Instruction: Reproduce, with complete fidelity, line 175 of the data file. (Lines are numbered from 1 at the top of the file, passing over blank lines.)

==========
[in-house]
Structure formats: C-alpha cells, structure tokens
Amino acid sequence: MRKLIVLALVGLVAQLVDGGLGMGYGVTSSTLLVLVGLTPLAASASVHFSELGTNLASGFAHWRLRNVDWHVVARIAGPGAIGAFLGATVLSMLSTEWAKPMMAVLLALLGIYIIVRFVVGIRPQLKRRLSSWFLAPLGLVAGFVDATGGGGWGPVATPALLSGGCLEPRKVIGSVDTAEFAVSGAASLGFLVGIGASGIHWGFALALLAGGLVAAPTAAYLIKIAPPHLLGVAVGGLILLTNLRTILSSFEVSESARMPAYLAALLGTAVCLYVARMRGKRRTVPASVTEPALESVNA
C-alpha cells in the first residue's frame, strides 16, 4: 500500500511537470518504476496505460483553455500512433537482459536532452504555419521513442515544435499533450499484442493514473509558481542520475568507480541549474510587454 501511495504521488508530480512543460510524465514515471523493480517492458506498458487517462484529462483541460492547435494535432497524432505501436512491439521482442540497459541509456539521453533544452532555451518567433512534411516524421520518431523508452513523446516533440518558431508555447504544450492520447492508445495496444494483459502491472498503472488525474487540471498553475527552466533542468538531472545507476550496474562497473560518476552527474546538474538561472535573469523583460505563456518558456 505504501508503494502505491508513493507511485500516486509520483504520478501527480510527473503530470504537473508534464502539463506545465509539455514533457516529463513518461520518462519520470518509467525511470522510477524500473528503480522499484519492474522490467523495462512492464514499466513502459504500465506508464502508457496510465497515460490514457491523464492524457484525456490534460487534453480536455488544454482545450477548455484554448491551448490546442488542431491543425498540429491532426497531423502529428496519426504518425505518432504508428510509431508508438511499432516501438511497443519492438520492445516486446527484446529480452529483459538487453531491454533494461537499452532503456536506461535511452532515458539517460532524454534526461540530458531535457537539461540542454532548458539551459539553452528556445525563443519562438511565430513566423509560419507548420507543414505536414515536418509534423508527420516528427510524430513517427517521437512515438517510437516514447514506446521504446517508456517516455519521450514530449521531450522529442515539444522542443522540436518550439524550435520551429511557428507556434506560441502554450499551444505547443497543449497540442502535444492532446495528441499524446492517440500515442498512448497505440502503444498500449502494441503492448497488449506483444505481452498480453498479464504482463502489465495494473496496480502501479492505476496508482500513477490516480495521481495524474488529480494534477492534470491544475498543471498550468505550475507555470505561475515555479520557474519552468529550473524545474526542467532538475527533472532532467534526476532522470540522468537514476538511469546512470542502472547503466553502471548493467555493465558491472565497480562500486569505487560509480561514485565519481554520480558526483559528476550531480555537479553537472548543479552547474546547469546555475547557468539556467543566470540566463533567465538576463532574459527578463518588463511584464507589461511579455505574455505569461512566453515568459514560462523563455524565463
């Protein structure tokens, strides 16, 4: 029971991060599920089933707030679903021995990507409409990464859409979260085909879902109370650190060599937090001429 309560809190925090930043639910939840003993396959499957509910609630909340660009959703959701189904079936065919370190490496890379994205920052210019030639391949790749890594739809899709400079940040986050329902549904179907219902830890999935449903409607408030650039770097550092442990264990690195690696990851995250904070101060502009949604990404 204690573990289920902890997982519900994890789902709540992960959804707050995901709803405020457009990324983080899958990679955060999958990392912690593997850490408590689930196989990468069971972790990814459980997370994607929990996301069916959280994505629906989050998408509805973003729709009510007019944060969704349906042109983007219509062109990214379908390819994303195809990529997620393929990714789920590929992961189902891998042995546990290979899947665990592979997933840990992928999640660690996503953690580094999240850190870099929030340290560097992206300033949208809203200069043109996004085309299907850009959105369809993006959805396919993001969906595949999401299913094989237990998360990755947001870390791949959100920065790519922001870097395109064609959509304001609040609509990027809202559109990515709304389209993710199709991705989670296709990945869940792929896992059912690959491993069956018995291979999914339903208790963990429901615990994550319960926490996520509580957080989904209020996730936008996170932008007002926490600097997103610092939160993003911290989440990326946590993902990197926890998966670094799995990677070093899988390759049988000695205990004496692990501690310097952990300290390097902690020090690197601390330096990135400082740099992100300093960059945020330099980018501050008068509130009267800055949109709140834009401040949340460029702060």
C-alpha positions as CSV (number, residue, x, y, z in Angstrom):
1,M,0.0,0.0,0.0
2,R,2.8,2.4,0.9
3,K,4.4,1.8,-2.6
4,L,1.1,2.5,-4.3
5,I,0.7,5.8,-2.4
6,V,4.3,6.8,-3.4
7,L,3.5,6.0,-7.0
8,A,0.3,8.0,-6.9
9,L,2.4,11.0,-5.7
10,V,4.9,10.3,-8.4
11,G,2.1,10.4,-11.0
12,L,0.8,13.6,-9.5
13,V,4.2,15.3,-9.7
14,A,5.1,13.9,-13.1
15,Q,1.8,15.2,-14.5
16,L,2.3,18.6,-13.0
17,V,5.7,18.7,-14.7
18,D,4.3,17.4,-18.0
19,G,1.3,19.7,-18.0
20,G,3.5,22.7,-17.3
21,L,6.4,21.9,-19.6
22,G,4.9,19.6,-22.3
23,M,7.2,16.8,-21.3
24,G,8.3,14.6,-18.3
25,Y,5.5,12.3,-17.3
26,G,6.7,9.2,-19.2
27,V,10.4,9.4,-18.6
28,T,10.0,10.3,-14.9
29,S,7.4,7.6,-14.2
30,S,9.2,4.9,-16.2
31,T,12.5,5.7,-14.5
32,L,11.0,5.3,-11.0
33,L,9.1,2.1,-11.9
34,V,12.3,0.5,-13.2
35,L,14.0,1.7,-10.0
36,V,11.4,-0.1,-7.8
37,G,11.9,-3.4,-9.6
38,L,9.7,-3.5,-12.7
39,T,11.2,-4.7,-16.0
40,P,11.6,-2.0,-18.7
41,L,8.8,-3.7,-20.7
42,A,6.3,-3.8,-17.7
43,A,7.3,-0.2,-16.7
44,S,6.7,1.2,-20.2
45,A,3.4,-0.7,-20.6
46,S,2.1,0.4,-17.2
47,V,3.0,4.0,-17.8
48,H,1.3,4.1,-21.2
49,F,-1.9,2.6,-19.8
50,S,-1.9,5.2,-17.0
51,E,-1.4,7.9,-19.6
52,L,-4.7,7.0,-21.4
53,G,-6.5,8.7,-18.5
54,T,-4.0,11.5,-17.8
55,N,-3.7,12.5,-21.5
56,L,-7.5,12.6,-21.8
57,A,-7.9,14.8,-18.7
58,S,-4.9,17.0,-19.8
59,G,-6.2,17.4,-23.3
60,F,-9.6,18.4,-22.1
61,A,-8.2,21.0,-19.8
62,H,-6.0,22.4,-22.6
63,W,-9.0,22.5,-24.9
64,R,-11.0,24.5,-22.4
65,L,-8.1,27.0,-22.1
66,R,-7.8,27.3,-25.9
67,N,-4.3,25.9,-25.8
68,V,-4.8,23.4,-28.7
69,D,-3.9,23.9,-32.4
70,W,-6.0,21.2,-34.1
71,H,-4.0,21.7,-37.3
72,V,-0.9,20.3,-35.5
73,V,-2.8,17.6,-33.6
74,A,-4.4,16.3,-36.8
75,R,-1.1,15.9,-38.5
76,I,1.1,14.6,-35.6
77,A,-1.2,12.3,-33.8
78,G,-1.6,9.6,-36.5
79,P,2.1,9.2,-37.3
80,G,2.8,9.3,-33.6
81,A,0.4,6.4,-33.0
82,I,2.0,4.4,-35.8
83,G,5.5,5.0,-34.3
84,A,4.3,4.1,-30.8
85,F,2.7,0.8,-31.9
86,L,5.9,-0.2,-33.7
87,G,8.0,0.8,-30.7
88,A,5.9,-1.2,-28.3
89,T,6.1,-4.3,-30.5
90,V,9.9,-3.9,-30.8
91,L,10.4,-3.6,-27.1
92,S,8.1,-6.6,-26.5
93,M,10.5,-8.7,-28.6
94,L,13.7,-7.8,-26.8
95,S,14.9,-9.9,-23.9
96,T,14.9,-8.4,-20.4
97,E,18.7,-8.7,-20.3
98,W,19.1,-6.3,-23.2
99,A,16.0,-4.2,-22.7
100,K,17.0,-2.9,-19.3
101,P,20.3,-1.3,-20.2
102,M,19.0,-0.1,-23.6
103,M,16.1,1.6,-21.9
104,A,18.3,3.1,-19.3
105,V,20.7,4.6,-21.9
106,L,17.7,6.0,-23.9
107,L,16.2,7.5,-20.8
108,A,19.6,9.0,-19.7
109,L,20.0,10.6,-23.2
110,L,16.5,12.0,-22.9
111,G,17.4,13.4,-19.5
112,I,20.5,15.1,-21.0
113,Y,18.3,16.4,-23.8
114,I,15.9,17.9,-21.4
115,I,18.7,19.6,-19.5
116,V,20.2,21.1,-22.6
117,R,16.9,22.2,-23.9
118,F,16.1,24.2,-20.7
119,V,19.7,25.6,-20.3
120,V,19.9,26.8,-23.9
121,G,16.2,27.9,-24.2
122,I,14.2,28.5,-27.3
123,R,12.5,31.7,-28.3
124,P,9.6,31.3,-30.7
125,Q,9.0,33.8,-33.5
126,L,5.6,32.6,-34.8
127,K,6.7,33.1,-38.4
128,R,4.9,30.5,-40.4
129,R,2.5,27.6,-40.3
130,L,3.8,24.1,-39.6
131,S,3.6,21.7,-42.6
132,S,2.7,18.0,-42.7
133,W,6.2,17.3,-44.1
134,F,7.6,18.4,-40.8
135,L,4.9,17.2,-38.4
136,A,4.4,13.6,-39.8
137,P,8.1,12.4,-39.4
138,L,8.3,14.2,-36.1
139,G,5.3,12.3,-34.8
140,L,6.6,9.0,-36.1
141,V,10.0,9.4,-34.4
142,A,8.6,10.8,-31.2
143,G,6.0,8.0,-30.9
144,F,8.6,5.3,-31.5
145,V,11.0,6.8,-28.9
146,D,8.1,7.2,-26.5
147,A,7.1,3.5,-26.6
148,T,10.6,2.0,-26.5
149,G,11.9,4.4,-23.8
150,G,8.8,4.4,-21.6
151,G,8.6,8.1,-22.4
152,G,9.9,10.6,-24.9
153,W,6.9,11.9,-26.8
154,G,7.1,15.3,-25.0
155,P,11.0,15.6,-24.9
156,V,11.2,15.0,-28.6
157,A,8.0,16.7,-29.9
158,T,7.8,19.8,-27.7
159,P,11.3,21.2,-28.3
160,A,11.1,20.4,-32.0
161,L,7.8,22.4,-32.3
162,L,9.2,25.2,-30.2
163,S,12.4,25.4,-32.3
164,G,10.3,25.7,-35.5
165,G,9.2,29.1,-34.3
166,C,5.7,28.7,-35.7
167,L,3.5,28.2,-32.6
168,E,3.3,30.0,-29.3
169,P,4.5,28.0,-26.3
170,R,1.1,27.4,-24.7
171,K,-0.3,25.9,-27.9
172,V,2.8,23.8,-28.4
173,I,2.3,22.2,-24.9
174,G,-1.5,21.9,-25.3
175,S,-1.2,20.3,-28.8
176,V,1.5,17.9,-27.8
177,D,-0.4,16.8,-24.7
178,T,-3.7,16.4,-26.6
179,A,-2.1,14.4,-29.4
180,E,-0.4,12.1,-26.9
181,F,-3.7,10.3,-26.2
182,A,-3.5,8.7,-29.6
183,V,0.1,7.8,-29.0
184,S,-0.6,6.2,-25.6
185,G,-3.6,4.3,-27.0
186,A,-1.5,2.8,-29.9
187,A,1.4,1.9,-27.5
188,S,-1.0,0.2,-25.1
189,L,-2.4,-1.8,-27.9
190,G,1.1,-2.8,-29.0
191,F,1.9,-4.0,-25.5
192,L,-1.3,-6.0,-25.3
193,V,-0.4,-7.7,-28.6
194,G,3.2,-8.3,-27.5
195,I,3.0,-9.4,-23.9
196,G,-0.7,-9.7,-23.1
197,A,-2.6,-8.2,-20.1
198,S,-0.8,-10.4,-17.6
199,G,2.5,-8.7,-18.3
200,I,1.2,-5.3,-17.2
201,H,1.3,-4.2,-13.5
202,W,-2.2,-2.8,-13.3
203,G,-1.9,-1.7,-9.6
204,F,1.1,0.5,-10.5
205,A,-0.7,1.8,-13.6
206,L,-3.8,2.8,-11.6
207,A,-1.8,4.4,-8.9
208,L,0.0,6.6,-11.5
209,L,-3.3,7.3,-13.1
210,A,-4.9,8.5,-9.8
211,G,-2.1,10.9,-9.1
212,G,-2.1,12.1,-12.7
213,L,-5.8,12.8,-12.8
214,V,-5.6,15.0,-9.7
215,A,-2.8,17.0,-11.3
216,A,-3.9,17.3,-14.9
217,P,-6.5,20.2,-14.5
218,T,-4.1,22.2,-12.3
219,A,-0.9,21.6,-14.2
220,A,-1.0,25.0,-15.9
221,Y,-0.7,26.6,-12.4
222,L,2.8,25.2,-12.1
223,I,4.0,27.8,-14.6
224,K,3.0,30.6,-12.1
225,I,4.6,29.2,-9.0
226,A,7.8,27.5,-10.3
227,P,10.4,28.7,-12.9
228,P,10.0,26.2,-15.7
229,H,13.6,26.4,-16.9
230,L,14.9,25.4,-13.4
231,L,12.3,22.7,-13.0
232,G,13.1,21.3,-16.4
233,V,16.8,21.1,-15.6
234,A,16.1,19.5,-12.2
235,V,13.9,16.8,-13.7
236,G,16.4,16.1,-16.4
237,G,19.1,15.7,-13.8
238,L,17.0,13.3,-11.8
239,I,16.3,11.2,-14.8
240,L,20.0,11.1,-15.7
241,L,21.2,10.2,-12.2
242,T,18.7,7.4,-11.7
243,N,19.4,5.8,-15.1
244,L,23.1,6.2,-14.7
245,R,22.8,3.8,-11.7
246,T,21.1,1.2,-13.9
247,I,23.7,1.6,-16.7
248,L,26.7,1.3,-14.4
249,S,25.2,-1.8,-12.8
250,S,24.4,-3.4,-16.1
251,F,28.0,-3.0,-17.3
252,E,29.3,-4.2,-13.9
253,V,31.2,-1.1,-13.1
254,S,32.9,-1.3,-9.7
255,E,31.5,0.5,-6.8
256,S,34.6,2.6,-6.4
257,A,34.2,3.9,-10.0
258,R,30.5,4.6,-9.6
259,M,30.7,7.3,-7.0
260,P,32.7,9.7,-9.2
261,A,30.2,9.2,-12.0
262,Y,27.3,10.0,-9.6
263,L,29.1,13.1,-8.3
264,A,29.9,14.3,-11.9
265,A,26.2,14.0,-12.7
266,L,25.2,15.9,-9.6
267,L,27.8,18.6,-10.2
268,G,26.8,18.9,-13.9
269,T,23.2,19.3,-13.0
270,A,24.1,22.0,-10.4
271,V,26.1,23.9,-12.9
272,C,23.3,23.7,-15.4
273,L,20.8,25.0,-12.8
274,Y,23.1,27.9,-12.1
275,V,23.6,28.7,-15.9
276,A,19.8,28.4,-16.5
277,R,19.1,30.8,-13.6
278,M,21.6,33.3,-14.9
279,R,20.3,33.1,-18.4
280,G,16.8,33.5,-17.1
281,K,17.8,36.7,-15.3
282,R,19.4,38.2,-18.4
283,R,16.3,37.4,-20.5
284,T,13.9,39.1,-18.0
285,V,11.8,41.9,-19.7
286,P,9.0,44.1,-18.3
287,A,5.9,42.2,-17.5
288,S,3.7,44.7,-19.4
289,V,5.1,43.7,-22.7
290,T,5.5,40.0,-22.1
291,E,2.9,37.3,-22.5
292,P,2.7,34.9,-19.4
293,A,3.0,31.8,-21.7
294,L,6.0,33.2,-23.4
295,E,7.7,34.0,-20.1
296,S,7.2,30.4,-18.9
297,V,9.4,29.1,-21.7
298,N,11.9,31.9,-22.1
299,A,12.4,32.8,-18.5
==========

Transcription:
169,P,4.5,28.0,-26.3